Double Fine bringing toy box puzzler Gnog to Steam next month

Gnog is a 3D puzzle game built around monster heads and tactile, toy-like doodads. It's coming to Steam next month courtesy of developer KO_OP and publisher Double Fine. Gnog does not yet have a price point on Steam, but judging from its earlier PlayStation 4 release, it will cost $14.99. 

"Inspired by real-world toy designs, every Gnog head is a miniature world to discover," its Steam page reads. "Grab a bookcase and spin it to reveal a hidden pile of coins, slide levers to navigate a damaged ship through outer space, crank a wheel to cook a stew on the stove—each playful interaction generates lively feedback and surprising consequences." 

There are nine levels in total, each with unique objectives and objects. The 'Purp-L' level, for instance, is based on a monster whose head "doubles as a synth" which you can use to remix the level's music. Another level, 'Vort-X,' challenges you to experiment with and repair a spaceship, then pilot it home. 

Where levels are tightly themed, Gnog's music is purposefully dynamic and "evolves with each level." It dips and swells in time with your actions, bursting as you poke and prod and swaying as you flip and fold. The soundtrack was composed by musician Marskye, who is also handling the music for Boyfriend Dungeon, a curious hybrid of dungeon crawlers and dating sims.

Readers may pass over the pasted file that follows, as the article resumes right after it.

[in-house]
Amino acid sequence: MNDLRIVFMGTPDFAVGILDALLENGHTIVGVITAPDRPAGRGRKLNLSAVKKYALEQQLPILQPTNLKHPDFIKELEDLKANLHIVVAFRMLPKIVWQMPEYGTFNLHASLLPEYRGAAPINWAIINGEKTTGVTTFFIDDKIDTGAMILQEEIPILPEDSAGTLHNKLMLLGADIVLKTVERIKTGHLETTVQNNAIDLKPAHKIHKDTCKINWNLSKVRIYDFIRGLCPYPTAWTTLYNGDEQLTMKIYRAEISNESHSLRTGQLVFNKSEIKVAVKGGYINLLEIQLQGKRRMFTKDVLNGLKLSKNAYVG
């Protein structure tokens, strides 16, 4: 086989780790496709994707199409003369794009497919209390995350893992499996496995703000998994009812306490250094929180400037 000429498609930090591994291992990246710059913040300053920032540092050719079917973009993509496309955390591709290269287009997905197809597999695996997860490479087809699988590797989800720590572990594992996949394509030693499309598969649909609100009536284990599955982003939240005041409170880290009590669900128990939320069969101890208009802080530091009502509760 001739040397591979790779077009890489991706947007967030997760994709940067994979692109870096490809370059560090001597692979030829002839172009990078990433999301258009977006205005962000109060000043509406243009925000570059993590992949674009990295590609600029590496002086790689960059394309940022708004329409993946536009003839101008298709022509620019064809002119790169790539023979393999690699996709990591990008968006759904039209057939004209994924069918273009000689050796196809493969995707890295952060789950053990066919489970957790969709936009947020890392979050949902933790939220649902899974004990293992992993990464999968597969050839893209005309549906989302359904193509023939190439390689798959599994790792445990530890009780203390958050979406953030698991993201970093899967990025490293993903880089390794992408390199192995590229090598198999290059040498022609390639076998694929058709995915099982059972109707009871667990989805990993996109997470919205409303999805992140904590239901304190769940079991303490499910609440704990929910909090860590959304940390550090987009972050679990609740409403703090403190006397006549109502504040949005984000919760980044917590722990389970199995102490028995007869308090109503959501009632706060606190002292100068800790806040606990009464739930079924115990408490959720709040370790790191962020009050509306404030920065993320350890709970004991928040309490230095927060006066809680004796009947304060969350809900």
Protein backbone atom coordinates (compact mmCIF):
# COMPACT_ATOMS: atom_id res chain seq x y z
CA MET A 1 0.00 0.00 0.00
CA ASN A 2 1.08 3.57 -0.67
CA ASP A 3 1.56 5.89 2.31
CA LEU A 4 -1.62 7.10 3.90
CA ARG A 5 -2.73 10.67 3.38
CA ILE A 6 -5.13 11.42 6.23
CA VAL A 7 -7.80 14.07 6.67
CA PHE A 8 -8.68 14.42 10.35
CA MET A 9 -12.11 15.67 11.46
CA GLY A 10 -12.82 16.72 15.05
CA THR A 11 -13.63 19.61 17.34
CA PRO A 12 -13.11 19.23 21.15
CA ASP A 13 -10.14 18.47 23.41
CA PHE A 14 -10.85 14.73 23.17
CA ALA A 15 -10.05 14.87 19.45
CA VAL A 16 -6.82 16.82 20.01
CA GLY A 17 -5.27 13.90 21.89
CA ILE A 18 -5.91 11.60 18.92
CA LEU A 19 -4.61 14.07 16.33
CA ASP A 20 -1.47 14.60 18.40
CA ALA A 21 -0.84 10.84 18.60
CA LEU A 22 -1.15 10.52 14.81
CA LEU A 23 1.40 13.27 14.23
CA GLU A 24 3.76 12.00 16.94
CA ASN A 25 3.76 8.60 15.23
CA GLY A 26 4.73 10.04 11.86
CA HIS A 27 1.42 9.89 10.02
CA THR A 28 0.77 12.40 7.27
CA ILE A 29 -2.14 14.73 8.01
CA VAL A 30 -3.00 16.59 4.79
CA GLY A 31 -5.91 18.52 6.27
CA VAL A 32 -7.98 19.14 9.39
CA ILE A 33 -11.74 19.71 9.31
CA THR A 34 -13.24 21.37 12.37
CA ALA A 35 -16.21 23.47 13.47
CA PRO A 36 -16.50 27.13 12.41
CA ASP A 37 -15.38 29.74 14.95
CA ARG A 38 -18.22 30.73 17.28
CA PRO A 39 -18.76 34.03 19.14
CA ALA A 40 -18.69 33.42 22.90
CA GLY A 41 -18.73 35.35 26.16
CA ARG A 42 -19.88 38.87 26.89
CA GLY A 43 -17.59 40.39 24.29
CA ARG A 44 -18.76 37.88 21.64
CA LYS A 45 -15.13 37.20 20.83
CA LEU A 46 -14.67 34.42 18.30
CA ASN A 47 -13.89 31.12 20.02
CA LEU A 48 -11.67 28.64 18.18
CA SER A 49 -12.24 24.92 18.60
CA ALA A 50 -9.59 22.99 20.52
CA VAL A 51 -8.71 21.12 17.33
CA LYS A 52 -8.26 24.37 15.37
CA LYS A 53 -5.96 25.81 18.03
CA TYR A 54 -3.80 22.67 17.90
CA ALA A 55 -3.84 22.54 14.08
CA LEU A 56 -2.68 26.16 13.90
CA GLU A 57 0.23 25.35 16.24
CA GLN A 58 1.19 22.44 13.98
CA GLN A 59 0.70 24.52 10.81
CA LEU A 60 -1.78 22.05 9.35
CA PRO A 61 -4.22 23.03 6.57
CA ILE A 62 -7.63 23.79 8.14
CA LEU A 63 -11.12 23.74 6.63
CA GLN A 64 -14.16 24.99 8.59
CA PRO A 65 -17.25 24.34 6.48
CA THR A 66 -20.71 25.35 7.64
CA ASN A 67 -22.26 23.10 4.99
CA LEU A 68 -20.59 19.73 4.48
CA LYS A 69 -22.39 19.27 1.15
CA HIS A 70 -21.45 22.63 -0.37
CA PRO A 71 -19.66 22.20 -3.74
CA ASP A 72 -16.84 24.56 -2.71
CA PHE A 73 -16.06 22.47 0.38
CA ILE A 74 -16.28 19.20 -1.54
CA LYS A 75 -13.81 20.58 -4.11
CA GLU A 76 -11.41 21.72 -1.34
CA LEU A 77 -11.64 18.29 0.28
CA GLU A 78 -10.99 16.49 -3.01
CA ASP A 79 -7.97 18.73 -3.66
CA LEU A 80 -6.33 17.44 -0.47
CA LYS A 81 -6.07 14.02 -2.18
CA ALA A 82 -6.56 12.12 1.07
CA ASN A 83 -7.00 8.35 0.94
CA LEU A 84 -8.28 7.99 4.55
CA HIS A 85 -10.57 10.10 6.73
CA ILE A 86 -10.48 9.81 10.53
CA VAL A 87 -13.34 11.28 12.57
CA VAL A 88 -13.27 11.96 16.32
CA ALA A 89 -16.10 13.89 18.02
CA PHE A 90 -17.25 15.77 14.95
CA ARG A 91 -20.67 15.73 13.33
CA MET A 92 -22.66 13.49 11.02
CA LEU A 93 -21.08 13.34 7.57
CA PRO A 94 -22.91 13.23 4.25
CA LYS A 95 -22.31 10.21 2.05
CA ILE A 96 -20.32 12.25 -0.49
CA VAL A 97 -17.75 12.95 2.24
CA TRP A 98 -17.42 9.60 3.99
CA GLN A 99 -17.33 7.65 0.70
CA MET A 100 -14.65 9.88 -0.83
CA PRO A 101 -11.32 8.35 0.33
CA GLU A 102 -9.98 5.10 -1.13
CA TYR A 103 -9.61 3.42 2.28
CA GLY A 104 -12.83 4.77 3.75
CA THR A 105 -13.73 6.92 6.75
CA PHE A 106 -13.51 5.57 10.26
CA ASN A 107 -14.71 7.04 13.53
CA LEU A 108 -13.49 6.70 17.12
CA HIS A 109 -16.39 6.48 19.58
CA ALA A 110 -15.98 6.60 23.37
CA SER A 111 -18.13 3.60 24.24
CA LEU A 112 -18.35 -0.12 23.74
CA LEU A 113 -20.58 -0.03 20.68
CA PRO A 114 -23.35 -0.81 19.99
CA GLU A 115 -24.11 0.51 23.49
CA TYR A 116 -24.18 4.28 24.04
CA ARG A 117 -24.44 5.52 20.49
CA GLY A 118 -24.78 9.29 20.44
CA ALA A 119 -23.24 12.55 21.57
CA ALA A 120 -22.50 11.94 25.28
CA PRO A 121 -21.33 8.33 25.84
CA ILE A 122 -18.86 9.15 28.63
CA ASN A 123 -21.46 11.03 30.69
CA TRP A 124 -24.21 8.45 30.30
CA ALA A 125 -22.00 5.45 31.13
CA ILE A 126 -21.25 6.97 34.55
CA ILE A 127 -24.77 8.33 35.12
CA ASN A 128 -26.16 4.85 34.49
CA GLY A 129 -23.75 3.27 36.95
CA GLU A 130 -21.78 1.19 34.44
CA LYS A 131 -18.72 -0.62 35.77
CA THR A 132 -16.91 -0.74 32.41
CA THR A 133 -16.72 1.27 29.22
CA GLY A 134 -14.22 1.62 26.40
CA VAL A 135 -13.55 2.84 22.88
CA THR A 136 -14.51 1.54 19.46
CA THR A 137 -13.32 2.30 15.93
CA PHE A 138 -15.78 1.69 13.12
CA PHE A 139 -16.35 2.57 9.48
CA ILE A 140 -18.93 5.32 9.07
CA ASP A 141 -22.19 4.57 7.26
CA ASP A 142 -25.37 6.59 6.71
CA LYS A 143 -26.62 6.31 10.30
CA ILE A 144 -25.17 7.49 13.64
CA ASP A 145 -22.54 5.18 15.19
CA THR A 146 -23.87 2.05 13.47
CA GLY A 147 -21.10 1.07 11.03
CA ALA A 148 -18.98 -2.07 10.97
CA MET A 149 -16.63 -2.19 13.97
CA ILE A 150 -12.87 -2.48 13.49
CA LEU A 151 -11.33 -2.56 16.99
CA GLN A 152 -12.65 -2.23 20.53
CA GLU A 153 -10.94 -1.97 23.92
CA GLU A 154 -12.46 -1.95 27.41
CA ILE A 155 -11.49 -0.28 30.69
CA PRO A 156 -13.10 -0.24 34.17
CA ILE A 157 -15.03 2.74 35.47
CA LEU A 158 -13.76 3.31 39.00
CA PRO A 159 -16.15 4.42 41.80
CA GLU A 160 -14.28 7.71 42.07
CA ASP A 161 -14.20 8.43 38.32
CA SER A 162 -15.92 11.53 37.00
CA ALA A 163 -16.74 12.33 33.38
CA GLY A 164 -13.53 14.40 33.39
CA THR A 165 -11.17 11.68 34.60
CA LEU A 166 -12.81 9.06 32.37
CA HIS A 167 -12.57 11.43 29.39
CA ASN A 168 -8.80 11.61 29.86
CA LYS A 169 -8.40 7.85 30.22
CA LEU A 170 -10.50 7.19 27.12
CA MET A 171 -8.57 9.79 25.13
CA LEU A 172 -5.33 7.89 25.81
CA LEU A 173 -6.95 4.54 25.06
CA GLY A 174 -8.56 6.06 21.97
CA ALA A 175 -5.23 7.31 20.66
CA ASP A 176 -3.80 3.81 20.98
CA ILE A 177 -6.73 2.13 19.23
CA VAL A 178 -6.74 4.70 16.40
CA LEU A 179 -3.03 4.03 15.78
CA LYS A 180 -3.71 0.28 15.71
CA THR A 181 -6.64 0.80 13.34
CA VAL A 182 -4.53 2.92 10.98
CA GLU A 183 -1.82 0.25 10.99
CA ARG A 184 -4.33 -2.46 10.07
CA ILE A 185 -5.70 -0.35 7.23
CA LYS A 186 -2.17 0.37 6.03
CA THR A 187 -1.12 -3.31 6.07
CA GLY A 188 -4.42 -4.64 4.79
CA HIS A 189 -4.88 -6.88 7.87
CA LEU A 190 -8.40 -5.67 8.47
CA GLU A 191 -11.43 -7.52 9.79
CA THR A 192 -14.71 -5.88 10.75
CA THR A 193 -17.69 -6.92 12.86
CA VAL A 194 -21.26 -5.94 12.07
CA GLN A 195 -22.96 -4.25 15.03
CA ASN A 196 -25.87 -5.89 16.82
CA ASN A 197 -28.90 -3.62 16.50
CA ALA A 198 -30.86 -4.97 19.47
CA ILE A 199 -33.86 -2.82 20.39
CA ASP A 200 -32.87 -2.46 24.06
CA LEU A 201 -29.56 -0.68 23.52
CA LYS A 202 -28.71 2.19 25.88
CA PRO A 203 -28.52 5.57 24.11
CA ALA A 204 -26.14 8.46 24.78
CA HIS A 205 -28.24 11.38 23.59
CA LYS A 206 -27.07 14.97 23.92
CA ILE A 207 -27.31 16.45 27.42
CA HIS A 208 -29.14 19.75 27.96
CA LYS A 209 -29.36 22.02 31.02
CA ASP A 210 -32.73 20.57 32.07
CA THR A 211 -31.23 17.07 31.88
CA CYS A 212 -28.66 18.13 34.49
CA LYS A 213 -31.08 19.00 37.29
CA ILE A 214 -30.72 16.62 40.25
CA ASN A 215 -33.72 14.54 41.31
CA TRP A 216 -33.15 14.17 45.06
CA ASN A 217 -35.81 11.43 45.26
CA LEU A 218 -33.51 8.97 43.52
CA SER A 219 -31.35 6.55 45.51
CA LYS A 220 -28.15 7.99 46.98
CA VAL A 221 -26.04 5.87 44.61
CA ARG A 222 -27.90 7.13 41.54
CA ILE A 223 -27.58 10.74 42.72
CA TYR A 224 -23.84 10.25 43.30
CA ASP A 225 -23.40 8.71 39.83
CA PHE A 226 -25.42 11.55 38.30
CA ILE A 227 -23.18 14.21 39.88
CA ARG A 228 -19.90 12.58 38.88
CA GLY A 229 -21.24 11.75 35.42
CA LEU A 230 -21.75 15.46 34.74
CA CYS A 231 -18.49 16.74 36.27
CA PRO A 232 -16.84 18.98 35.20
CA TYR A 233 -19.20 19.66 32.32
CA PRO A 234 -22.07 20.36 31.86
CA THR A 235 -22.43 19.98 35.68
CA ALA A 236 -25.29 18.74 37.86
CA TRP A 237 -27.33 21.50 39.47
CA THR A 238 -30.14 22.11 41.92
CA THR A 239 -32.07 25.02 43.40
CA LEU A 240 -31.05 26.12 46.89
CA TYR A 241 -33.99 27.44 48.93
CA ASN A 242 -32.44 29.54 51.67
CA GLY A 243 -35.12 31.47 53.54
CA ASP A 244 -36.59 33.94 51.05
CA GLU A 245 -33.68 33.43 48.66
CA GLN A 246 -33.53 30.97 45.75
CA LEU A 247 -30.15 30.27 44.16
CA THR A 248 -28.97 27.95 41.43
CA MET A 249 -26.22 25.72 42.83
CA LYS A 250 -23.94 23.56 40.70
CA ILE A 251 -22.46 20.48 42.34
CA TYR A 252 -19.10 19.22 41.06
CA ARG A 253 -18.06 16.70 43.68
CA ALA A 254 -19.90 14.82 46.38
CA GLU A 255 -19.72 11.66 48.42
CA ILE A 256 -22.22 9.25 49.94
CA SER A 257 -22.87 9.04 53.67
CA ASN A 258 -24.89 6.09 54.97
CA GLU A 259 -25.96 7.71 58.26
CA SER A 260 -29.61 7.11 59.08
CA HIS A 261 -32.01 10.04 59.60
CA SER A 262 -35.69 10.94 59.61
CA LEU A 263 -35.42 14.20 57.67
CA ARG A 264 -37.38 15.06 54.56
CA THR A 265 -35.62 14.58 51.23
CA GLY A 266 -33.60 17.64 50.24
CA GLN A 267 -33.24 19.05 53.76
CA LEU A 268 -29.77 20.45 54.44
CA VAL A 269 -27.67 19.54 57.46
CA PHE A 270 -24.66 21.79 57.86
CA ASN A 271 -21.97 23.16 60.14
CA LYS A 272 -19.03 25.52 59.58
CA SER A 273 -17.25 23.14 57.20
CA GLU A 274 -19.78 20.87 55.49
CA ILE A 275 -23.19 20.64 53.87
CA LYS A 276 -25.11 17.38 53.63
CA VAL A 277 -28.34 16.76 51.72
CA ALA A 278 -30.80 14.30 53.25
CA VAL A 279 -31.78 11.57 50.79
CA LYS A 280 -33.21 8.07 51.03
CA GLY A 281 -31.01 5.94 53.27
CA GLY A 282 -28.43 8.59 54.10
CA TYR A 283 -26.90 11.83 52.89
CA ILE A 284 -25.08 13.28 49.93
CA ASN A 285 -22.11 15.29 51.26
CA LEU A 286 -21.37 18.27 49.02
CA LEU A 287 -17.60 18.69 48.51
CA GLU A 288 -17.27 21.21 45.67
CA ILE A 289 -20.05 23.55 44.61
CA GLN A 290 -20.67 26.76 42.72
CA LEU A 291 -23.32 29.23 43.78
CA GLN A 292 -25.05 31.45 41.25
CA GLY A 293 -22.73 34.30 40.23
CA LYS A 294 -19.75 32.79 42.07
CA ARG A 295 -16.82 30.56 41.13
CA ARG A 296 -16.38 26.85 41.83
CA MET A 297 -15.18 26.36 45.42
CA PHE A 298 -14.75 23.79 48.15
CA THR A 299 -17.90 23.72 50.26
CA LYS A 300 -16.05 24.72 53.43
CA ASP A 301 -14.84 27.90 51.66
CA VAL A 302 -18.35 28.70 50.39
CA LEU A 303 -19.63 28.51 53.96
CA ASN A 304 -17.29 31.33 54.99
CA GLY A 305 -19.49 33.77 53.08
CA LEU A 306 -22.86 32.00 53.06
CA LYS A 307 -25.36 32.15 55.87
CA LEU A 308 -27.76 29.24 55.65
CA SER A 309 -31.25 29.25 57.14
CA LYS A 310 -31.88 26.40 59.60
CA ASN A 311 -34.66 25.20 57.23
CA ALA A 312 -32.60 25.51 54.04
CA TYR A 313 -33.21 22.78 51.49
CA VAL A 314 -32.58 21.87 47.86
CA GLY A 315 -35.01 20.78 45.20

While Gnog supports VR play, its creators say it's also an enjoyable experience on traditional screens. VR users will also be able to "seamlessly switch" between playing on their HMD and playing on their monitor.

An exact release date for Gnog has not been given beyond November 2017. In the meantime, have a gander at these level teasers. 

Austin Wood
Staff writer, GamesRadar

Austin freelanced for PC Gamer, Eurogamer, IGN, Sports Illustrated, and more while finishing his journalism degree, and has been a full-time writer at PC Gamer's sister publication GamesRadar+ since 2019. They've yet to realize that his position as a staff writer is just a cover-up for his career-spanning Destiny column, and he's kept the ruse going with a focus on news, the occasional feature, and as much Genshin Impact as he can get away with.